In the end, quite the roller coaster season for the Penguins other star center. Other than Marc-Andre Fleury, Malkin was by far the team's best player from October - January. Then injuries set in and he lost his spot with Kessel, making for a difficult but still successful spring. Without Malkin's tangible contributions to keep the team in contention early in the season they would have had an even bigger hole to dig out of in the second half of the year when the rest of the players (most notably Crosby and Kris Letang) kicked it into high gear under Sullivan's system.
Luckily, Malkin's immediate future will not include surgery to repair his elbow, which was the procedure that Fehr got done last summer. He should be able to rehab and train and be good to go for the NHL farce known as the World Cup of Hockey in September, where he'll be playing his heart out for a Russia team that on paper doesn't look like a medal candidate.
Moving forward, Malkin's linemate situation with Pittsburgh is very interesting - does the team stick with HBK as a "third" line? If so, that depletes a lot of the skill wingers from playing top-6 roles. If the team reverts to a more traditional top 6 scorers, bottom six checkers, then Malkin stands to play with 1 of the 2 best RW's on the team in either Kessel or Hornqvist. That would figure to be better for his production, rather than playing with guys like Bryan Rust and Eric Fehr on the RW.
Either way, Malkin's a linchpin of the Penguins second line and should he avoid injuries, he ought to be back to his all-star, premiere point producing self. He'll get his power play opportunities and with natural shuffling should be playing with some decent wingers sooner or later. The Pens have the benefit of being a deep and fast team, so no matter how things shake out, they should be able to surround Malkin with players to give him time and space to create offense. Which he's pretty much proven over the past decade that he can and will do when he's in the lineup.
2015-16 Pens 5v5 Forward Usage Chart
(via Corsica Hockey)
Evgeni Malkin gets the most o-zone starts on the team. This is by design, and frankly maximizes his talent and ability. Malkin's an offensive specialist, and there's nothing wrong with that because he always ends up producing a ton of points by any metric that you can come up with.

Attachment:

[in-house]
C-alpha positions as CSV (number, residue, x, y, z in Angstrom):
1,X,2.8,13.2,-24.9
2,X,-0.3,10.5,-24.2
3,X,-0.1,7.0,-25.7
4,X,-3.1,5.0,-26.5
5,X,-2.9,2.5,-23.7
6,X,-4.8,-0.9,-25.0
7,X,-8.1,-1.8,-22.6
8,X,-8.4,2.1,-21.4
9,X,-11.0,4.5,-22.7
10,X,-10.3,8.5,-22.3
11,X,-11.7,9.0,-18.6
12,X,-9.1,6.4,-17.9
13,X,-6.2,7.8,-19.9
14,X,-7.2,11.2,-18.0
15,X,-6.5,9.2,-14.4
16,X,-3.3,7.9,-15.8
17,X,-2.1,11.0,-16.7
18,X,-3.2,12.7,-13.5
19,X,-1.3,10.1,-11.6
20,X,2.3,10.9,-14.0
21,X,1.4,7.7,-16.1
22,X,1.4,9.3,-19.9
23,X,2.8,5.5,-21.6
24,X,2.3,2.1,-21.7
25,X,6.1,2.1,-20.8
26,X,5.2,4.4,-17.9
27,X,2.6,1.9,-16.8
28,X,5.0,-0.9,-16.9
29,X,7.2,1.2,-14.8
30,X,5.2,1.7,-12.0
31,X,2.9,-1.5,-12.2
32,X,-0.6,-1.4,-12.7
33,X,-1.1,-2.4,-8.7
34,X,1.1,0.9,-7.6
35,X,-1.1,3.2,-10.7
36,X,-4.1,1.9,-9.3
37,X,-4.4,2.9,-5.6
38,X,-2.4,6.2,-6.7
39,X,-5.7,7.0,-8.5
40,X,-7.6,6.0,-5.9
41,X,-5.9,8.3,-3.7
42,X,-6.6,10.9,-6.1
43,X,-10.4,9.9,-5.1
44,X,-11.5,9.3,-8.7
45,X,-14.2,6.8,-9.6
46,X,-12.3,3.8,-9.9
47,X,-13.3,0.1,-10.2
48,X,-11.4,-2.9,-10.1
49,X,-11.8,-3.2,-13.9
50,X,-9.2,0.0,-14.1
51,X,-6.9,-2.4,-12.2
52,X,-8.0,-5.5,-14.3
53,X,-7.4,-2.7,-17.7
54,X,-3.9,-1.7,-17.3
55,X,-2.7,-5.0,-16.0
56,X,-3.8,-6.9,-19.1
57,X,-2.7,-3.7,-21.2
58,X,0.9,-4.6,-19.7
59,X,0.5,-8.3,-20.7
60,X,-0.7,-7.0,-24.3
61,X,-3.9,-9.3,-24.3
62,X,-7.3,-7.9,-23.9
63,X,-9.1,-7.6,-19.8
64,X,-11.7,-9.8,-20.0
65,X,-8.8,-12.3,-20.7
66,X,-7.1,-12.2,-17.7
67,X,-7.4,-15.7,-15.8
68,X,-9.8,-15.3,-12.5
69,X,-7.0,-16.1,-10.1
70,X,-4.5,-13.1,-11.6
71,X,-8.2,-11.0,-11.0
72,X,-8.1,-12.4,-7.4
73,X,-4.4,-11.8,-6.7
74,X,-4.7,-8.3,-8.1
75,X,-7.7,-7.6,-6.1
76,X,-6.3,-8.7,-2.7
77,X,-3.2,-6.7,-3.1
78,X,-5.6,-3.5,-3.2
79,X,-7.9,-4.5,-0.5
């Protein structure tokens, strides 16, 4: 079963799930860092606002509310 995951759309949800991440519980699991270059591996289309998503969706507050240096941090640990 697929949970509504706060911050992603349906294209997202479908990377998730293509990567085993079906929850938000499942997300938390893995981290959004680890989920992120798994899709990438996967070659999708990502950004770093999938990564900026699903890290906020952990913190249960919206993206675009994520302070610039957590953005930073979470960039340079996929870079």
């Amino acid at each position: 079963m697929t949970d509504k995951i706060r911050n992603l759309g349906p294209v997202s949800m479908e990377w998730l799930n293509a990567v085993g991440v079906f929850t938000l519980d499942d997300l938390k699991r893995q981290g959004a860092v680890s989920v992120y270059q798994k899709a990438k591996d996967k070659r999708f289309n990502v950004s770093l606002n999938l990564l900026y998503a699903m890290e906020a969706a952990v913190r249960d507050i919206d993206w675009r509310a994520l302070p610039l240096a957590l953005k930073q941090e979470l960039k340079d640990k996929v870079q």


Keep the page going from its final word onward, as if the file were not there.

Malkin's HERO Chart
(From Own The Puck)
2015-16 Game-by-Game Analysis
(From HockeyViz, explained here)
When he was healthy it was a great season for Malkin, who continues to produce points at a first line rate, while playing on a 2nd line. You don't need to know much more to know why the Penguins win so many games to have the advantage of having such a powerhouse on their "other" scoring line. Pittsburgh has had a natural advantage of the Crosby-Malkin 1-2 punch and that figures to continue next season and more beyond.
Distribution of Teammates and Competition
(From HockeyViz, explained here)
GIFs of the Year
You won't ever find a prettier goal than this one against the Oilers
Malkin found Kessel here with a sweet, sweet pass for what ended up being the game winning goal back in October.
Phil Kessel go-ahead goal pic.twitter.com/JnfIlw3ZiB— Stephanie (@myregularface) October 29, 2015
Phil returns the favor in the Stanley Cup Final in Game 5 with this great pass back to Gene.
Phil Kessel to Malkin pic.twitter.com/SNFeIFUldM— Pete Blackburn (@PeteBlackburn) June 10, 2016
There's "puck on a string" and then there's this. Mortal men shouldn't be able to do this, in the above mentioned 4 point game in November against the Wild.
Absolute filth from Evgeni Malkin pic.twitter.com/PtTHeAd7sd— Pete Blackburn (@PeteBlackburn) November 18, 2015
Poor #7 on the Devils.
Malkin's 2nd goal pic.twitter.com/zco5FIJRzT— Stephanie (@myregularface) March 6, 2016
Best in the world!
Feel free to vote in the poll below to rate Evgeni Malkin's season. Vote based on your expectations coming into the season, with 1 being the lowest and 10 being the highest.